The RELAX/RIMSKI laboratory houses two unique, ultra sensitive, time of flight, resonance ionisation mass spectrometers specifically designed for analysing isotopic ratios of small quantities of xenon and krypton.

RELAX (Refrigerator Enhanced Laser Analyser for Xenon – see Figure 1) is routinely used to analyse small quantities of xenon in a variety of terrestrial and extraterrestrial samples. Xenon is of particular interest among the noble gases. It has nine isotopes, some of which are uniquely produced by each of the known nucleosynthesis processes (s-, r- and p-processes). The geochemically or cosmochemically significant nuclei 128Te, 130Te, 238U, 232Th, 244Pu and 129I each decay to produce a distinct xenon isotopic signature. Xenon is usually extremely depleted in solid materials, therefore the magnitude of isotope anomalies produced by radioactive decay can be readily observed. Cosmic ray exposure shows up as relative excesses of low mass stable xenon isotopes in minerals rich in target elements (Ba, light rare earth elements) and after artificial neutron irradiation iodine, barium, tellurium and uranium concentrations can be derived from abundances of xenon isotopes produced via neutron capture (or neutron induced fission in the case of uranium) followed by beta decay. The contribution to our understanding of our solar system from the xenon isotope record is limited only by our ability to measure the minute quantities (few thousand atoms) of sample available.

Using the same fundamental principles as are found in the RELAX spectrometer, RIMSKI (Resonance Ionisation Mass Spectrometer for Krypton Isotopes - – see Figure 2) is used to measure all naturally occurring isotopes of krypton, including the isotope 81Kr which is only produced in very low quantities in cosmogenic spallation reactions. Primary applications of this instrument are currently to assess the cosmic ray exposure age of individual grains from meteoritic material.  RIMSKI has been used to measure 81Kr in samples ranging from Eucrites and Howardites, to individual chondrules as well as CAIs and pieces of the recent Chelyabinsk LL5 meteorite.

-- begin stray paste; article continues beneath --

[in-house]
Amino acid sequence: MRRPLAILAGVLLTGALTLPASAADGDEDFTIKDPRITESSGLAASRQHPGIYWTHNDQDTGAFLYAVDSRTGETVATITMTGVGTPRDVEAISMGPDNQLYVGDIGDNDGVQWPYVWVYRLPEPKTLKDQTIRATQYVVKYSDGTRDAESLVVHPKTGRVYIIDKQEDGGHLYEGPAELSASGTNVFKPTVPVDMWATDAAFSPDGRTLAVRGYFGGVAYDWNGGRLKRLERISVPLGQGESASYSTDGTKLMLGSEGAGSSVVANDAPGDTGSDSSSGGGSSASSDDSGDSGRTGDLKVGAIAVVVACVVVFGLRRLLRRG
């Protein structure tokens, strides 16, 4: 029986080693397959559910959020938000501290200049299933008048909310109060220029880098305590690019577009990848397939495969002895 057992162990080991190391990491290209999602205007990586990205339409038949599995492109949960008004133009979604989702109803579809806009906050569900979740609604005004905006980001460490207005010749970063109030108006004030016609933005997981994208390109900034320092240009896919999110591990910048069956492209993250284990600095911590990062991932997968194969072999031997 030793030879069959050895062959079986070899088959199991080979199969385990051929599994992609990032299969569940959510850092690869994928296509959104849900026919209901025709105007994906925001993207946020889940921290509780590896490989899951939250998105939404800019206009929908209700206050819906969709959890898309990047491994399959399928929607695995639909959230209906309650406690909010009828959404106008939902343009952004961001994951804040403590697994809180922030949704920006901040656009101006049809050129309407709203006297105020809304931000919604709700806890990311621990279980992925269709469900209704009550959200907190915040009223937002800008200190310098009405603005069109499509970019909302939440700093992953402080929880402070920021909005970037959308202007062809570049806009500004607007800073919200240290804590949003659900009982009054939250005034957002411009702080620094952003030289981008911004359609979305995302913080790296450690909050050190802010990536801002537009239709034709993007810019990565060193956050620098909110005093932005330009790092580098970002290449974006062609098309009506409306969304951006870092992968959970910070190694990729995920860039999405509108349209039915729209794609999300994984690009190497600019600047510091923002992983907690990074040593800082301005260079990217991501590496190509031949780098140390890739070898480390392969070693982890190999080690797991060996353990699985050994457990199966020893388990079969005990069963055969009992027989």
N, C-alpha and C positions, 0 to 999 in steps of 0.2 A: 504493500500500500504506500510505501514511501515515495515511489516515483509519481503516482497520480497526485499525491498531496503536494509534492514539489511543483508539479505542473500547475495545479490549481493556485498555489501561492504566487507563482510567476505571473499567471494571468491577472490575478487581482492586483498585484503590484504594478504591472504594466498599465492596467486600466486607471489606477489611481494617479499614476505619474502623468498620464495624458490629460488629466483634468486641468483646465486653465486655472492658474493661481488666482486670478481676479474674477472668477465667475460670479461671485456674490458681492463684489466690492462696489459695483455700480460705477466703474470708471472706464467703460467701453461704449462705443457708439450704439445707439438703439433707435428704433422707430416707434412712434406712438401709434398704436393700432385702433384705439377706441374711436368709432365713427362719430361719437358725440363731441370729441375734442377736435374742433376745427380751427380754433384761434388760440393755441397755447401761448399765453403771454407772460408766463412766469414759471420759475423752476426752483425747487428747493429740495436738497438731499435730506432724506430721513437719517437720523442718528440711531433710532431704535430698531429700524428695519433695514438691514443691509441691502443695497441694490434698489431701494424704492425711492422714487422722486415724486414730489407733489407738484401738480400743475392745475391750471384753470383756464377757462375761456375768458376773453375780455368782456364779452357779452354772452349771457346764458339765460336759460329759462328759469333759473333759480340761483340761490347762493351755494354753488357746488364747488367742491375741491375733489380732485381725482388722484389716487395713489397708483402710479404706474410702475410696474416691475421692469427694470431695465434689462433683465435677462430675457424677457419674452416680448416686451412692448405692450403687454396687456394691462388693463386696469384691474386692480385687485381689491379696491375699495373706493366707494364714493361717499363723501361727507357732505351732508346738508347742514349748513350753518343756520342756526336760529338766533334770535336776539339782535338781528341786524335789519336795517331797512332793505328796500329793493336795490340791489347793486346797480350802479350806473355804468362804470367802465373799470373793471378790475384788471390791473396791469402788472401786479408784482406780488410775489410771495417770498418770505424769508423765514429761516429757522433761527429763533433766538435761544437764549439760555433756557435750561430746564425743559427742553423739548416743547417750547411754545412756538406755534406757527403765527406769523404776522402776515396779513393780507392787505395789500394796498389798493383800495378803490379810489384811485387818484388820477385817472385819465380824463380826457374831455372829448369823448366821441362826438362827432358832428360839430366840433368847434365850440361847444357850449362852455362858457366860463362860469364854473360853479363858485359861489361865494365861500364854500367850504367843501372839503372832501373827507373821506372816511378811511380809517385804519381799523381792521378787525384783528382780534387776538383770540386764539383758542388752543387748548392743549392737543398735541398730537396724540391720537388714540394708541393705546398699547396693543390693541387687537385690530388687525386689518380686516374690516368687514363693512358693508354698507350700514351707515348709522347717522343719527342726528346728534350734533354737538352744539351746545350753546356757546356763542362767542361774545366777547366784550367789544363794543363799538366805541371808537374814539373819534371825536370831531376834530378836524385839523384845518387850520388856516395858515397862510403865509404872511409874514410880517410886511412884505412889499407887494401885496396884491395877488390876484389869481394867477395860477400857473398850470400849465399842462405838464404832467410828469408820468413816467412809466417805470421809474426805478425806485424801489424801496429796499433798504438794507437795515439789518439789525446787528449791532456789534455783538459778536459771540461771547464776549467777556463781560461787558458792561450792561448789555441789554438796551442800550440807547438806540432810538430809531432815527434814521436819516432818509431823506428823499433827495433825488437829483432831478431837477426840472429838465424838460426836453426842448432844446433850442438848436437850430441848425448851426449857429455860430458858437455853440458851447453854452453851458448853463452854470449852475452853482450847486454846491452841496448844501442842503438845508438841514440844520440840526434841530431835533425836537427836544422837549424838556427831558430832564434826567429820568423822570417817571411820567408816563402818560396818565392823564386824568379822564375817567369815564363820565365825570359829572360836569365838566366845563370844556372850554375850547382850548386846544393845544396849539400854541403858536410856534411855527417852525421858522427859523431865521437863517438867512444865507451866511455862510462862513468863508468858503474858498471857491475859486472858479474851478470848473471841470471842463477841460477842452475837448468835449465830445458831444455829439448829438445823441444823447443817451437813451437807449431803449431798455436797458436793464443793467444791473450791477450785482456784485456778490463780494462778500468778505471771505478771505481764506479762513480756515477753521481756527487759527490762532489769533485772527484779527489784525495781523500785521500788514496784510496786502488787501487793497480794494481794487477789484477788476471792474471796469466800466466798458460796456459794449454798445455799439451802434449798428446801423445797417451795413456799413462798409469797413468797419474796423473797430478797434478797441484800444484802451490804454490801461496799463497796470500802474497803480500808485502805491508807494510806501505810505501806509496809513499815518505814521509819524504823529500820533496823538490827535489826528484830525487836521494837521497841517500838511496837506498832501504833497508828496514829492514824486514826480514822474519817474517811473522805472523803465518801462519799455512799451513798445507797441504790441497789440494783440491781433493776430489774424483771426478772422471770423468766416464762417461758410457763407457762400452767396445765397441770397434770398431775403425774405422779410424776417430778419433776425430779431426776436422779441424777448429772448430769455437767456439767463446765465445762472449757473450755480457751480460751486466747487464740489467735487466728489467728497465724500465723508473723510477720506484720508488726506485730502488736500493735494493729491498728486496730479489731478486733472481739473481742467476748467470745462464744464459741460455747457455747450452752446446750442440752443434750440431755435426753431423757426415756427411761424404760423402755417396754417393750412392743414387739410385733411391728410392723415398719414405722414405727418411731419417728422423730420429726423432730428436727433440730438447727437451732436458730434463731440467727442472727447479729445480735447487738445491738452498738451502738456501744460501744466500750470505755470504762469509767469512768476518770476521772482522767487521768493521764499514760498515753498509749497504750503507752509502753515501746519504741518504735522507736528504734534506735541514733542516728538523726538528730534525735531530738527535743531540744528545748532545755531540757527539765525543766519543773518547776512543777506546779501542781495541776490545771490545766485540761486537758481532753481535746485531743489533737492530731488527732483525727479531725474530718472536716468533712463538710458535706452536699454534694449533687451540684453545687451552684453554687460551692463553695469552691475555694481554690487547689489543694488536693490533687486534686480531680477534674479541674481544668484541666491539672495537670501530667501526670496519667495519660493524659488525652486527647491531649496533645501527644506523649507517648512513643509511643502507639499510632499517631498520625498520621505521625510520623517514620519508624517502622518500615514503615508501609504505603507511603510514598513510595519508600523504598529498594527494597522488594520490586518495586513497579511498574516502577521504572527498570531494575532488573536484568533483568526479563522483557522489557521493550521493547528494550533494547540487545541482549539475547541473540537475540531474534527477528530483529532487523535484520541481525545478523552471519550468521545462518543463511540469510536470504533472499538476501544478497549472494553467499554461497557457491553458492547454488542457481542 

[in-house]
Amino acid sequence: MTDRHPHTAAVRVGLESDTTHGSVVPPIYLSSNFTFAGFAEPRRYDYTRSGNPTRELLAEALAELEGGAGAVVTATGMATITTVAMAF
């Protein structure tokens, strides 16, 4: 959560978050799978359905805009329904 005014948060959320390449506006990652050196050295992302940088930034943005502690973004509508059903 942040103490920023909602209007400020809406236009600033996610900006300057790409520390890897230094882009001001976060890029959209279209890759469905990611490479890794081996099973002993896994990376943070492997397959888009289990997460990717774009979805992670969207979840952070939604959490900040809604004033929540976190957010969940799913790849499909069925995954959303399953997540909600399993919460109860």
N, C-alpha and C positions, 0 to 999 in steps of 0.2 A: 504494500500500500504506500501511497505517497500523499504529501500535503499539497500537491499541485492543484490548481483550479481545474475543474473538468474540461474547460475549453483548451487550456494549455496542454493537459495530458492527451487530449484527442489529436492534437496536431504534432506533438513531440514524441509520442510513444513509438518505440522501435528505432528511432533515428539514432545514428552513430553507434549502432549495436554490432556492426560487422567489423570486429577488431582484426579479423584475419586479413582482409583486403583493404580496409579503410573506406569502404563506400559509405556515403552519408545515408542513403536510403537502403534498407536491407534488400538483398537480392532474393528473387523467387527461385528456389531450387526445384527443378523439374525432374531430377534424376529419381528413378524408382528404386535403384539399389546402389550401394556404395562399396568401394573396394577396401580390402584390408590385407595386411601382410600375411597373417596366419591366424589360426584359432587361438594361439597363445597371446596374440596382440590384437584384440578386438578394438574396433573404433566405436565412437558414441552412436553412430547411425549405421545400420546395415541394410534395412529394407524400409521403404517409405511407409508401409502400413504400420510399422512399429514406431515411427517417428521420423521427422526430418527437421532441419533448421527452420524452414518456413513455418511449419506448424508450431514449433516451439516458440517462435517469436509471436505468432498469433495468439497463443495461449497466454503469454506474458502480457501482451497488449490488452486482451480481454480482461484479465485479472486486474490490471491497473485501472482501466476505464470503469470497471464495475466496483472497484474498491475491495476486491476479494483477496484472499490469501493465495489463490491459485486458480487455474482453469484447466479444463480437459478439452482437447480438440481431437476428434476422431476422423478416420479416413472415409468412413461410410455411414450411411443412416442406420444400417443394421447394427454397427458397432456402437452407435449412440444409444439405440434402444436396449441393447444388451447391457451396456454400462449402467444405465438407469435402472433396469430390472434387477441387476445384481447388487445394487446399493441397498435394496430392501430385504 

The detection limits of both spectrometers are ~1000 atoms, a value that is limited only by the blank (around 1000 atoms). A number of features combine to contribute to the high sensitivity:

  • a resonance ionisation ion source,
  • a cryogenic sample concentrator,
  • a time of flight mass analyser.
Figure 3

Resonance ionisation is a selective ionisation technique: only atoms or molecules that have a resonance at the wavelength(s) generate by one of more lasers will be efficiently ionised. Other atoms/molecules are only ionized by non-resonant processes, which are inherently less efficient. This allows for the detection of very small quantities of a given species in the presence of much larger quantities of other species, and thus measurement of isotopic ratios without isobaric interferences is possible.

The ionisation scheme for RELAX uses 2 photons at 249.6 nm to excite xenon atoms, which are subsequently ionised by a 3rd photon at the same wavelength (Figure 3).

The krypton ionisation scheme employed by RIMSKI is more complicated (Figure 4). Ionisation of krypton is most easily achieved using a 3-step process: a 116.48 nm photon initially excites the atoms from the ground state, a 558.04 nm photon further excited the atoms to a higher energy level, and finally the excited atoms are ionised with a 1064 nm photon. The VUV 116.48 nm photon is produced via a four-wave mixing scheme, in which a partial pressure of xenon is used as a negatively dispersive medium and a partial pressure of argon is used as a positively dispersive medium. This gas cell allows for two 252.5 nm photons and one 1507.3 nm photon to be combined within a xenon atom before the excitation decays to release a 116.48 nm VUV photon.    

krypton resonance
Figure 4

The cryogenic sample concentrator makes use of a localised cold spot in the ion source. Gas in the mass spectrometer condenses on the cold spot before being released by a pulse from a heating laser. This created a concentrated plume of gas, and the ionising lasers are fired through this plume when it reaches a maximum.